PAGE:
Thus we conclude that the judgment against Exxon for $78,454.23 in back pay, through June 30, 1983, plus interest, must be affirmed.
III. Front Pay
Goss also sought, in lieu of reinstatement, what in Title VII litigation has been commonly referred to as front pay: that is an award for a reasonable future period required for the victim to reestablish her rightful place in the job market. Goss sought such an award through the end of 1987. Exxon contended that no such award should be given. The trial court concluded that a front pay award should be limited to the four month period between Junbe 30, 1983 and the time she would be sent out into the field as a sales representative for her current employer, Hewlitt Packard Corporation. The court awarded the difference between her present basse pay and the estimated top earnings of Hewlitt sales representatives, a sum of $12,523,20. Both Exxon and Goss object to this award.
(1) Exxon's Objection to Front Pay
Exxon urges that the court erred both factually and legally in awarding front pay. Exxon's factual argument, however, is predicated upon the same objections about mitigation of damages which we have rejected in Part II, supra. We need not discuss them further here.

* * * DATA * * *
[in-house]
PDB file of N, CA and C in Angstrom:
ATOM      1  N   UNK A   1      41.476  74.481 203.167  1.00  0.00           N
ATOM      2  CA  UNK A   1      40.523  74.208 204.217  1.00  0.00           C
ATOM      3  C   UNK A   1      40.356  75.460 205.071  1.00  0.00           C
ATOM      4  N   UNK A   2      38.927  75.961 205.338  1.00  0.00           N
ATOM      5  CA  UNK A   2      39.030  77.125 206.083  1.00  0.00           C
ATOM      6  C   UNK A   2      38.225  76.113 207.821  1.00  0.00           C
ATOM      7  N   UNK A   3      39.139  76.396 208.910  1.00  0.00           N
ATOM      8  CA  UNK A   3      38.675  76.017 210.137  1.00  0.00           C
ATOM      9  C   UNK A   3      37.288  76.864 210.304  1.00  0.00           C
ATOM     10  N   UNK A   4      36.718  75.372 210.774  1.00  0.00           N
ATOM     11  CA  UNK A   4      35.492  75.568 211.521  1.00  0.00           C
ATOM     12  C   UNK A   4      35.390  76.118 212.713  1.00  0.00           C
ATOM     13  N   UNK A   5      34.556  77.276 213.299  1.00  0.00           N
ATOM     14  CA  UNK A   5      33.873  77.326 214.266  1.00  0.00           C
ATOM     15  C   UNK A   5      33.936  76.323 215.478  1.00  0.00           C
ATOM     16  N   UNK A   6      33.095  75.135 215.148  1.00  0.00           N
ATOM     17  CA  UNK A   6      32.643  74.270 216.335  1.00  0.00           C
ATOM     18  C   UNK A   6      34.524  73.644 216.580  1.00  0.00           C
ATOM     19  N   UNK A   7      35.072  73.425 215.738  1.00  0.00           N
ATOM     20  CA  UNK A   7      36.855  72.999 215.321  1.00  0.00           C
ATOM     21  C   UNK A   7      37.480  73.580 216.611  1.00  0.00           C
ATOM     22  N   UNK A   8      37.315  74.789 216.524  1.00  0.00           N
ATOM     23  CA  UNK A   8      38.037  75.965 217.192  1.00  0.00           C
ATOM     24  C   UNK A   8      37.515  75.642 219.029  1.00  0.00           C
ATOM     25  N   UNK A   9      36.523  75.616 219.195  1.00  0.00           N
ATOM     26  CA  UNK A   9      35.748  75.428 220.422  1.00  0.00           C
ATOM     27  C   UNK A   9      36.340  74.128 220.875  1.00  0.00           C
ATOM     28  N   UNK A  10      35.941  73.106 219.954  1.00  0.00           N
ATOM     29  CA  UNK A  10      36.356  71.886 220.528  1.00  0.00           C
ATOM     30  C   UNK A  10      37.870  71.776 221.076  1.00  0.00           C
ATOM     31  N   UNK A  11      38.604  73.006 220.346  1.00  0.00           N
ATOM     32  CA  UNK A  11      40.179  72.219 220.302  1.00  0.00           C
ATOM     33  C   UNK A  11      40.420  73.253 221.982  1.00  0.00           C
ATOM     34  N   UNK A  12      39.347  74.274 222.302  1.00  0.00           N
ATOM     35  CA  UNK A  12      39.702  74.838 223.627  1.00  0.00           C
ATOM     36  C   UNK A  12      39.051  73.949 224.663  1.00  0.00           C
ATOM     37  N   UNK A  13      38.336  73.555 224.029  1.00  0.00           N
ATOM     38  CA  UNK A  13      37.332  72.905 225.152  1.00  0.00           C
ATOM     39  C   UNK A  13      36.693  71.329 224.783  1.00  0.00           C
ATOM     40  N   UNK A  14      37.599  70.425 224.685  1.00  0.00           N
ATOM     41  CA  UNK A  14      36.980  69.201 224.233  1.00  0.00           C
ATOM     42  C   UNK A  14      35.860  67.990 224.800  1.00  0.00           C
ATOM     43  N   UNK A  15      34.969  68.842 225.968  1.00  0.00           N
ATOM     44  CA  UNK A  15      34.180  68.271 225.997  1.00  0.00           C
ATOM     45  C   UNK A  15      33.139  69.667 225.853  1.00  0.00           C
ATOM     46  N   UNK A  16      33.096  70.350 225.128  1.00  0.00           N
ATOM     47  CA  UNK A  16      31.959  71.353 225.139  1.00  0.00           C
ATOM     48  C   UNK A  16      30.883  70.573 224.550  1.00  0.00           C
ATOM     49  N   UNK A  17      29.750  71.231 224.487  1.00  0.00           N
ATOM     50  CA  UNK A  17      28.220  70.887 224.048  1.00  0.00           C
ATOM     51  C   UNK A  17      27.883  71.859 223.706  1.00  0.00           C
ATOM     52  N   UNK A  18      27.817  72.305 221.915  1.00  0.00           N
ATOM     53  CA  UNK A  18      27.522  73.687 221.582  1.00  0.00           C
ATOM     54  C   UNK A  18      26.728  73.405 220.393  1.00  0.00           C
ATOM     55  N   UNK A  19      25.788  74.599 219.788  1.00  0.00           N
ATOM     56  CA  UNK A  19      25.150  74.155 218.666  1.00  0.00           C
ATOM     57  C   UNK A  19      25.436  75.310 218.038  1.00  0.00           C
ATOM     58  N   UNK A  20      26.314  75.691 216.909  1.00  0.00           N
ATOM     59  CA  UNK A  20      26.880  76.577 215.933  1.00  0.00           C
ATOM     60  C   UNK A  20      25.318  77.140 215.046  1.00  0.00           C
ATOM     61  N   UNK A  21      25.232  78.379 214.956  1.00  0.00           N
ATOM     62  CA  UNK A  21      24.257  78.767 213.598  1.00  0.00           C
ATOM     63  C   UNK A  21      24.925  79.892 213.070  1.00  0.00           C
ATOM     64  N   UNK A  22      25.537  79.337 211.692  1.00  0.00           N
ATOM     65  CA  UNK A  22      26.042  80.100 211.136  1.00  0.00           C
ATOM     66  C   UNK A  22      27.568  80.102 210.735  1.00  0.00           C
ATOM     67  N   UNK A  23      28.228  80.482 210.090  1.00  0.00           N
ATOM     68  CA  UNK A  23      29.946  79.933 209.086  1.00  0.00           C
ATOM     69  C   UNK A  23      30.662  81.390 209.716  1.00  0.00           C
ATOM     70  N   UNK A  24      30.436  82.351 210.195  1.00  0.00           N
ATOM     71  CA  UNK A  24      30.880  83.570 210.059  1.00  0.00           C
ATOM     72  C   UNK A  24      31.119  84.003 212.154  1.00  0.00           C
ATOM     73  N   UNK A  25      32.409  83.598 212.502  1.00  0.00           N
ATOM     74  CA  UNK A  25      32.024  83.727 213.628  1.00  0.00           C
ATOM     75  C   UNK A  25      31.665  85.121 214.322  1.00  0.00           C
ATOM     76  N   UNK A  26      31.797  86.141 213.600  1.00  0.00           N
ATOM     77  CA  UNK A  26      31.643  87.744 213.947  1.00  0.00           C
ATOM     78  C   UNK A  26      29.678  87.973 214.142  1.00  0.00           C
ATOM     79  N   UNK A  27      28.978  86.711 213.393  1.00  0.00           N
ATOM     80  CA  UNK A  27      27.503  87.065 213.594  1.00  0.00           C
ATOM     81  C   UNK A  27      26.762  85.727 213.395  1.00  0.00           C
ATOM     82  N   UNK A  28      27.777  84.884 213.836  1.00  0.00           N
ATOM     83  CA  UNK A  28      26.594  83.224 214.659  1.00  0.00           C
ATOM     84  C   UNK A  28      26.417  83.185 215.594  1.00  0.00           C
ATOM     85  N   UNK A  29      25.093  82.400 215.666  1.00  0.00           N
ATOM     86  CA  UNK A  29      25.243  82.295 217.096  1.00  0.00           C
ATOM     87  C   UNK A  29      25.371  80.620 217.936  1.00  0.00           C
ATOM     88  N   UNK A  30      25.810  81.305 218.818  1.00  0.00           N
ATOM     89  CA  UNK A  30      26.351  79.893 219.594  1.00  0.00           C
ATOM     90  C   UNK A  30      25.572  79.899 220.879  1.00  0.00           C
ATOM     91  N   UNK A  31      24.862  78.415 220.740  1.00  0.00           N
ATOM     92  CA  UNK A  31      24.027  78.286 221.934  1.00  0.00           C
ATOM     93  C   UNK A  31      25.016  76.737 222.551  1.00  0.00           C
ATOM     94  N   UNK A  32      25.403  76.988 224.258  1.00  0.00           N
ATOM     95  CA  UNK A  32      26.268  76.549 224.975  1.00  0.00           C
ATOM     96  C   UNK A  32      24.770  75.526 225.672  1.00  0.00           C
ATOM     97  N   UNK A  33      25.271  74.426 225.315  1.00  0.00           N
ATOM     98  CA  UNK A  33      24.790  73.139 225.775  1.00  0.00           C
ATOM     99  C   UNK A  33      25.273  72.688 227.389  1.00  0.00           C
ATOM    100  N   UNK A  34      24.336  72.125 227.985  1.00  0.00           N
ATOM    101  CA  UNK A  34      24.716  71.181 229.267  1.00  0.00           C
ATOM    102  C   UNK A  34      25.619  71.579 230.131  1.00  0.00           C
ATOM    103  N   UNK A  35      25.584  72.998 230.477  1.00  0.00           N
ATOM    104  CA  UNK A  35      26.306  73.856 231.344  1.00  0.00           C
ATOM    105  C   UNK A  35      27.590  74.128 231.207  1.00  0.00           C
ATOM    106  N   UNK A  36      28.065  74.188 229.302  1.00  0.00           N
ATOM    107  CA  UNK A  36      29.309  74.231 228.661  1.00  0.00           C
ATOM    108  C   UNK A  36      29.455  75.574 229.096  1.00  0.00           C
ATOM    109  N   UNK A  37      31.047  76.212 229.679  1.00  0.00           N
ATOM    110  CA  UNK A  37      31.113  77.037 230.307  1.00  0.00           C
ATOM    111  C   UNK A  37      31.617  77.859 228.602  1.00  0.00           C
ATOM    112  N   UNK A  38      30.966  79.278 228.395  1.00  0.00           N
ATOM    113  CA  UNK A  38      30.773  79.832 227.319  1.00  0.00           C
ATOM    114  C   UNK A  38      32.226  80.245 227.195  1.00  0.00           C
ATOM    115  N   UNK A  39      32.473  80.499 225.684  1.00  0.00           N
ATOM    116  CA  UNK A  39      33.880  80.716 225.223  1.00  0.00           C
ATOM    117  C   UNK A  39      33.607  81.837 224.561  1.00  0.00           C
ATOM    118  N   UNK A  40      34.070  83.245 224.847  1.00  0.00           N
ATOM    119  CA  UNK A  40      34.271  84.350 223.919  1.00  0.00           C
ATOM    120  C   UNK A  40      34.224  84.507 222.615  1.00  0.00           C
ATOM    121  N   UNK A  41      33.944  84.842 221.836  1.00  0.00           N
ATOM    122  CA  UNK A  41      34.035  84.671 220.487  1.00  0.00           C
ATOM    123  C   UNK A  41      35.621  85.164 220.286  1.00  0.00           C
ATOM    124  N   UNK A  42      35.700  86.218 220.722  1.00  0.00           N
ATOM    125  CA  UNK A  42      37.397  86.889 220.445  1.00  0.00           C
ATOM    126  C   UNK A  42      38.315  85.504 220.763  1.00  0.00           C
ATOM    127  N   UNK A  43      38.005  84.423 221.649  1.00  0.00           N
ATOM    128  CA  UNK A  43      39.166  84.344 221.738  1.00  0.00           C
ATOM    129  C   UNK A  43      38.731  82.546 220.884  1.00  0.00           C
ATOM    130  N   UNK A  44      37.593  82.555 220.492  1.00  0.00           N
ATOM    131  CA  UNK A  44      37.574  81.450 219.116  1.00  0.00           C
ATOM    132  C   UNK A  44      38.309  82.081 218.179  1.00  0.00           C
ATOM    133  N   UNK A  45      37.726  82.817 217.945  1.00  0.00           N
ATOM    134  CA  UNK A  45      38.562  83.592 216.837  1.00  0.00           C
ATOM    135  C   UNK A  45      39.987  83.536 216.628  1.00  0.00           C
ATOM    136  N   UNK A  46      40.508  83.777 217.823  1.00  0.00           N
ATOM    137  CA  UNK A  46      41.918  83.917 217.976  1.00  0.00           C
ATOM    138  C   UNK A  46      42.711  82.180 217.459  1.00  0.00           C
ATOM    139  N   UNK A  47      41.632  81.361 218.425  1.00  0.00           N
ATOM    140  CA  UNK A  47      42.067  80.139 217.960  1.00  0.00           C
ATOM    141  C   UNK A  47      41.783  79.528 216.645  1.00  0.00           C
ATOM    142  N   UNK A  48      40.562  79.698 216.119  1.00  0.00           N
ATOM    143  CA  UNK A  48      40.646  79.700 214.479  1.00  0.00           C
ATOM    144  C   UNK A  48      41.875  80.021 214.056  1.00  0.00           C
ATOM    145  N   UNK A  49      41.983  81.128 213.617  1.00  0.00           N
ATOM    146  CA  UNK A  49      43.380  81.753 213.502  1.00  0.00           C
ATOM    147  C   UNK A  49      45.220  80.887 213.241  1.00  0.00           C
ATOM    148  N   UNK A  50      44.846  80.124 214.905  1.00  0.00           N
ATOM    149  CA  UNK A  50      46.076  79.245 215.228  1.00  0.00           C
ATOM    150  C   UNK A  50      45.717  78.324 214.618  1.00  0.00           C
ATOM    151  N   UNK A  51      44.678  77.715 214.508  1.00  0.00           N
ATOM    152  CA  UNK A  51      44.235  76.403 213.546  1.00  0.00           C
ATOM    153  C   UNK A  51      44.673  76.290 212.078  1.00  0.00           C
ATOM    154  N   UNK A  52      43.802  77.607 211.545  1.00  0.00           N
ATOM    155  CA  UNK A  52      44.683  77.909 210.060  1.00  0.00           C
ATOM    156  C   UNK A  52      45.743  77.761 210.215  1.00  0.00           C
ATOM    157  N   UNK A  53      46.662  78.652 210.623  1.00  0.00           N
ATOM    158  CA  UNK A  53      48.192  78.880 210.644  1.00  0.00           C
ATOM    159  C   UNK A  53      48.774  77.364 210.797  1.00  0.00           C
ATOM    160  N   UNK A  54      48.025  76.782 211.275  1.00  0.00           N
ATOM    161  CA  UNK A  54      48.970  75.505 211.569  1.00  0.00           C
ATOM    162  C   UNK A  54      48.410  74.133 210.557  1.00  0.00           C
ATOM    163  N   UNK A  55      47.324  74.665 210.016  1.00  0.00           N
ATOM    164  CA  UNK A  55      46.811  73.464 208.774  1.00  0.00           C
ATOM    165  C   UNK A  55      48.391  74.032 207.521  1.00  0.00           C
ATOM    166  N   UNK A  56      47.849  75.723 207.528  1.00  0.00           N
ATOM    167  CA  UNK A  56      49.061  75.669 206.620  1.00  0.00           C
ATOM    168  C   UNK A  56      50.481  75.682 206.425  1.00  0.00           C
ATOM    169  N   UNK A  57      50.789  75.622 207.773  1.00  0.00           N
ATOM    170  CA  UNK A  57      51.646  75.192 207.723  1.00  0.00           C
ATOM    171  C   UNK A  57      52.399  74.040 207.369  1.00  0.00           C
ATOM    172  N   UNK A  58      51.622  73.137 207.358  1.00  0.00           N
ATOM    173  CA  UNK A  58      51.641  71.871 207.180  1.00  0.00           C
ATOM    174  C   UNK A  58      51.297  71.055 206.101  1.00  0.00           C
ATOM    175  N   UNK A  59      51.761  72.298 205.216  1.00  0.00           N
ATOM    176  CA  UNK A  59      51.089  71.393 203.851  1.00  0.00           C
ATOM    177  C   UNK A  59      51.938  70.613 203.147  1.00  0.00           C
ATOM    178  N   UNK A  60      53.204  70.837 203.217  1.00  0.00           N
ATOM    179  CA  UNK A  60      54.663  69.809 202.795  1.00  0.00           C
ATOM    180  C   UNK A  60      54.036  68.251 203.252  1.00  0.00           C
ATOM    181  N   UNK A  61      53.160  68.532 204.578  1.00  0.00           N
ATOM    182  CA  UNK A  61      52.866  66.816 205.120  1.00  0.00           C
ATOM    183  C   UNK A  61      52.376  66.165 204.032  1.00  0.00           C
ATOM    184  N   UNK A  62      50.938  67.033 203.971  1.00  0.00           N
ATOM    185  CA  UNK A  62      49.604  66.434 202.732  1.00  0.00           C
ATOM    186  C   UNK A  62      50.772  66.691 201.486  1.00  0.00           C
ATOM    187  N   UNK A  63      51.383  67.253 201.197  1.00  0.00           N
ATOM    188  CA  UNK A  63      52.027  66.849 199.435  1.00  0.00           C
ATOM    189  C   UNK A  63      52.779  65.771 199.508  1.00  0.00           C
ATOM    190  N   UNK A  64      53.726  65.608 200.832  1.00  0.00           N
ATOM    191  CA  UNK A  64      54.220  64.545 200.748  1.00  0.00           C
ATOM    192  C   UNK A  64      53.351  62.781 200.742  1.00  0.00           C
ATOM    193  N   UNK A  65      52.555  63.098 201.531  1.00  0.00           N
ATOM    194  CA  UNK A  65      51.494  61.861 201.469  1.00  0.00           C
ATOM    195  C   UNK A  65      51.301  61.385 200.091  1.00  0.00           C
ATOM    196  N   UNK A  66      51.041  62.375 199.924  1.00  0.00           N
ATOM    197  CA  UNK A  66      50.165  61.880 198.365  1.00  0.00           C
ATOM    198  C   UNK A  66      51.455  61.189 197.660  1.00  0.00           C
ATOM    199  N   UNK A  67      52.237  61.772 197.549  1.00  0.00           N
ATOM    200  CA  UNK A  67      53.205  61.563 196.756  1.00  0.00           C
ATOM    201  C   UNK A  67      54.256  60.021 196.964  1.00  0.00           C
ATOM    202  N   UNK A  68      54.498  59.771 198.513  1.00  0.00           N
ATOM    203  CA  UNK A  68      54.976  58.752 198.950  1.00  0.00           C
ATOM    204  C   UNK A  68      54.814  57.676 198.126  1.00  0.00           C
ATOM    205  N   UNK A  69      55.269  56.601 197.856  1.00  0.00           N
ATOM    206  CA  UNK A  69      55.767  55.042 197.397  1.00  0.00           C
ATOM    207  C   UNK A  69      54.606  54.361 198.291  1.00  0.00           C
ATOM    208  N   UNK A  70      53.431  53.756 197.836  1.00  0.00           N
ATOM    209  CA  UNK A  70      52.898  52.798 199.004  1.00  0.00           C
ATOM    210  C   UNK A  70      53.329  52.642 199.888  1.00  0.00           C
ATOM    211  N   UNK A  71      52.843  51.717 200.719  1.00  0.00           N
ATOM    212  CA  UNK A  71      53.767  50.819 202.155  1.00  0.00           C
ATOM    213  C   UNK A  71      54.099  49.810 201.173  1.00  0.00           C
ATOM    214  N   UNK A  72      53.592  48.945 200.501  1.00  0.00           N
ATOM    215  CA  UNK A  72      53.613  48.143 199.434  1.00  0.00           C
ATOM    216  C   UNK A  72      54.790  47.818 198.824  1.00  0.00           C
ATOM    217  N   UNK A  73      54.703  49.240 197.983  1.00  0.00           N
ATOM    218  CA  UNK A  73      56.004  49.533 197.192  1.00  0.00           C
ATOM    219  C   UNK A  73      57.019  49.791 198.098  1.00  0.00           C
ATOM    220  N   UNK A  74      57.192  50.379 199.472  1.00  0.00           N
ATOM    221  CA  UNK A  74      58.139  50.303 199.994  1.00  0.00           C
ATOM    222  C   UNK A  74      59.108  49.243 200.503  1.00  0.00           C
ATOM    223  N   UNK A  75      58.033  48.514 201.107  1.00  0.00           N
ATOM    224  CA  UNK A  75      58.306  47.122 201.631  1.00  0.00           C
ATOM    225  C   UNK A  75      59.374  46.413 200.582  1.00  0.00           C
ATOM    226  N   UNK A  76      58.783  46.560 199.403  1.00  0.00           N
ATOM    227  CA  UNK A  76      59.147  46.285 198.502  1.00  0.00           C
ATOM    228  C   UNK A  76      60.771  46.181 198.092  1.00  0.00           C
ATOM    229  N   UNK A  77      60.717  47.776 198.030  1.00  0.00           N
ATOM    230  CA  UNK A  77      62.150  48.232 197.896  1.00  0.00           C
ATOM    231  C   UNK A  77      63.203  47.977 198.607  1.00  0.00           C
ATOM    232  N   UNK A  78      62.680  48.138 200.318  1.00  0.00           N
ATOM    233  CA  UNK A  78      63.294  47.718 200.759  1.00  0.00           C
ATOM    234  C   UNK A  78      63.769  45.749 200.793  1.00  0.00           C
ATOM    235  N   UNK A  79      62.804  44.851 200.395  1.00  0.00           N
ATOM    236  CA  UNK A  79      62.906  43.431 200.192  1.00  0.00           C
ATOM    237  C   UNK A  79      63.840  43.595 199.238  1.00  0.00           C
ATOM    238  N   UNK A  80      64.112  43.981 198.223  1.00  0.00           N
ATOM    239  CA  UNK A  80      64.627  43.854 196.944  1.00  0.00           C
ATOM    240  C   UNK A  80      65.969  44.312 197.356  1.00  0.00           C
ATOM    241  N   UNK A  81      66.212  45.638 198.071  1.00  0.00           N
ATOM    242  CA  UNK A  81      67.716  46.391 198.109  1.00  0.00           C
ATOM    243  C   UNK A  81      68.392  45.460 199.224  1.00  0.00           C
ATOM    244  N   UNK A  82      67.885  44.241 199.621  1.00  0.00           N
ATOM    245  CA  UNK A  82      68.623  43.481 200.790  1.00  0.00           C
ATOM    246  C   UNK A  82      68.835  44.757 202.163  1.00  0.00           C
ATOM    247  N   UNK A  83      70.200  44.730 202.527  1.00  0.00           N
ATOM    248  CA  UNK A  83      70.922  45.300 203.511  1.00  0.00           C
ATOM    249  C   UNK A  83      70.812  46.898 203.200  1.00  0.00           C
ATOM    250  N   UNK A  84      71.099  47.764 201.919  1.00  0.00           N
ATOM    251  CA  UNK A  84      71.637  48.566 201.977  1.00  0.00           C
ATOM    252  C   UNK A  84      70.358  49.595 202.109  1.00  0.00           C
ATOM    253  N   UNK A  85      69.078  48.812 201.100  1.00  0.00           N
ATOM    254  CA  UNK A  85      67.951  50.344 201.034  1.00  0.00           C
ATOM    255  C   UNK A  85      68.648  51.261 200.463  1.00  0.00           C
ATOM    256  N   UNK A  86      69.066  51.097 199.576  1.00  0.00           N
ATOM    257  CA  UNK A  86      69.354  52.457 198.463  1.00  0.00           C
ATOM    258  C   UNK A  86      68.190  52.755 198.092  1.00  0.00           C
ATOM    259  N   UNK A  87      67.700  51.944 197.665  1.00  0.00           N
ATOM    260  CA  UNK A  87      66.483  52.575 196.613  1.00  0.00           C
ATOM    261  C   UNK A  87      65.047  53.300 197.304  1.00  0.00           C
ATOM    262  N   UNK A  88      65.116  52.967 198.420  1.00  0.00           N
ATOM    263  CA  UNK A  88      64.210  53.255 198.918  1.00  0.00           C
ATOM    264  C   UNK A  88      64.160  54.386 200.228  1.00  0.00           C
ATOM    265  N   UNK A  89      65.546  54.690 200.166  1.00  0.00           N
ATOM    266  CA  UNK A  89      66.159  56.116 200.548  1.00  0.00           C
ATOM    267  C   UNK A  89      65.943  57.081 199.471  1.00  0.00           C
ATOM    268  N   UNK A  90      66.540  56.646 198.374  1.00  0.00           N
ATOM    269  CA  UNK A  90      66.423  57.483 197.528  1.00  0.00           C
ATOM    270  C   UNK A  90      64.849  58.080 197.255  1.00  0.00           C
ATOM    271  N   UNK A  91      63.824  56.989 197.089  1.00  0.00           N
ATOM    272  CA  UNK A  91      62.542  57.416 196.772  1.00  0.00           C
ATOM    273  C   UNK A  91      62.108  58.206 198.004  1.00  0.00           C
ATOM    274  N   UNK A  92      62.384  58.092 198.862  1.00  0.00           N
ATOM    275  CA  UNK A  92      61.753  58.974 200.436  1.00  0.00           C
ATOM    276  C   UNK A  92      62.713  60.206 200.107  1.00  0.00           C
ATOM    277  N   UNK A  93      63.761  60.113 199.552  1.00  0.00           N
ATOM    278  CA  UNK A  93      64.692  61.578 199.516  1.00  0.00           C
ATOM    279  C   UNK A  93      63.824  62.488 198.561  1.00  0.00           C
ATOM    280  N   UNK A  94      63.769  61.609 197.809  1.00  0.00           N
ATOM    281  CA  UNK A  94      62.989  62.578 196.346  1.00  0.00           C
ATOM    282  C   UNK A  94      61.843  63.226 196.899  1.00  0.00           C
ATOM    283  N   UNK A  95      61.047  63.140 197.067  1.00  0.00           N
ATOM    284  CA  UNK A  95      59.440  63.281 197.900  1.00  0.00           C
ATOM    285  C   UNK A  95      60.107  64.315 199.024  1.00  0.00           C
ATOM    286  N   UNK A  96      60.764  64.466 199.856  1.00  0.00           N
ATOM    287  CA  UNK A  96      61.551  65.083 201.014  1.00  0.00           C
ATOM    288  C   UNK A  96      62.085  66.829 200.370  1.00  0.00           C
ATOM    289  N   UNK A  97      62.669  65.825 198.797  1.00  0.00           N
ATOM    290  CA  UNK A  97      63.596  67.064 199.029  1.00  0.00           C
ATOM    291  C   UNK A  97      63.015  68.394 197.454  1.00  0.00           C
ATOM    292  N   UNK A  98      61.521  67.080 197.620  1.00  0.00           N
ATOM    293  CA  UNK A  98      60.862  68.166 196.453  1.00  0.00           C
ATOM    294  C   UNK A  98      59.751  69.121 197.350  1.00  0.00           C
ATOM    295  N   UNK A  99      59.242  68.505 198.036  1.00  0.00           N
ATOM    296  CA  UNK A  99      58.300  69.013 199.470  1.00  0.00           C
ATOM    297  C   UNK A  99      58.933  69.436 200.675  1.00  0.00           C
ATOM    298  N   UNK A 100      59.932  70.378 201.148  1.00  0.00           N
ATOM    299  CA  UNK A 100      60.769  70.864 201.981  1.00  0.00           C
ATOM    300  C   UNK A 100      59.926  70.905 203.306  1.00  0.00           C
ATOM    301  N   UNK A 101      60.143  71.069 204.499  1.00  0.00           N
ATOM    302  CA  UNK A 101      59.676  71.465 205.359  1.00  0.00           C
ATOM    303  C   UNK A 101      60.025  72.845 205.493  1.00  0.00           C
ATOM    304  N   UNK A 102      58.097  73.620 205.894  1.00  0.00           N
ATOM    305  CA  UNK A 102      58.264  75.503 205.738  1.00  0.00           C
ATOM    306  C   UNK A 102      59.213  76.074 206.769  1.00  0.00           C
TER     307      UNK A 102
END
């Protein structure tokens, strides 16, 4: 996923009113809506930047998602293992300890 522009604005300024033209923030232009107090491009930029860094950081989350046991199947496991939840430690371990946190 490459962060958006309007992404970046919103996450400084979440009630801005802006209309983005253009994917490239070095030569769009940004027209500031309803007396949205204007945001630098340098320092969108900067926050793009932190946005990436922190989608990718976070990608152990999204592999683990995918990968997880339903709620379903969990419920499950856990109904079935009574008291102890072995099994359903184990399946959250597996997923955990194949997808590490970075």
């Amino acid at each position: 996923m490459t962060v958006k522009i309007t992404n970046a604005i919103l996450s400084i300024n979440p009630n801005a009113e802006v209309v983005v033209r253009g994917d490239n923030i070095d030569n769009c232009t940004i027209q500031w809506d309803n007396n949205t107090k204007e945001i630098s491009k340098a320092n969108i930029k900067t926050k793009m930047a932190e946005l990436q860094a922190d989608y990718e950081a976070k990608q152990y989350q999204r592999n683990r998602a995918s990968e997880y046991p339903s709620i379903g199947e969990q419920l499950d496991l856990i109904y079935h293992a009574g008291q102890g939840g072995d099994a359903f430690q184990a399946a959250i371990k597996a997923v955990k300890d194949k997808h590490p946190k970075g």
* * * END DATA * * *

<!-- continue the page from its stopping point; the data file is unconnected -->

The award of future lost earnings in Title VII cases is an alternative to the traditional equitable remedy of reinstatement. See White v. Carolina Paperboard Corp., 564 F.2d 1073, 1981 (4th Cir. 1977); United States v. Lee Way Motor Freight, Inc., 625 F.2d 918, 949-50 (10th Cir. 1979).The choice of such a remedy in lieu of an order that the plaintiff be reinstated rests in the sound discretion of the trial court. Dillon v. Coles, 746 F.2d 998 (3d Cir. 1984). The trial court explained:
I do not believe that either plaintiff or defendant would seriously contend that it would be sensible to order plaintiff reinstated to a job in which harmonious working relationships are so important after the acrimony this case has engendered, nor could I possibly draft an injunctive order that would effectively make the existing ill feelings disappear. I will therefore consider plaintiff's front pay claim.
The court applied correct legal standards -- the likelihood of continuing disharmony in a sensitive job and the difficulty of policing an ongoing relationship -- and we find no abuse of discretion in the choice of remedy.
(2) Goss's Objection to the 4 Month Limitation
Goss contends that the trial court erred in limiting the front pay remedy to 4 months. She urges that this limitation requires her to bear the risk that with her new employer's products she will be less successful in the marketplace than she had been with Exxon. In justifying the limitation, the court observed: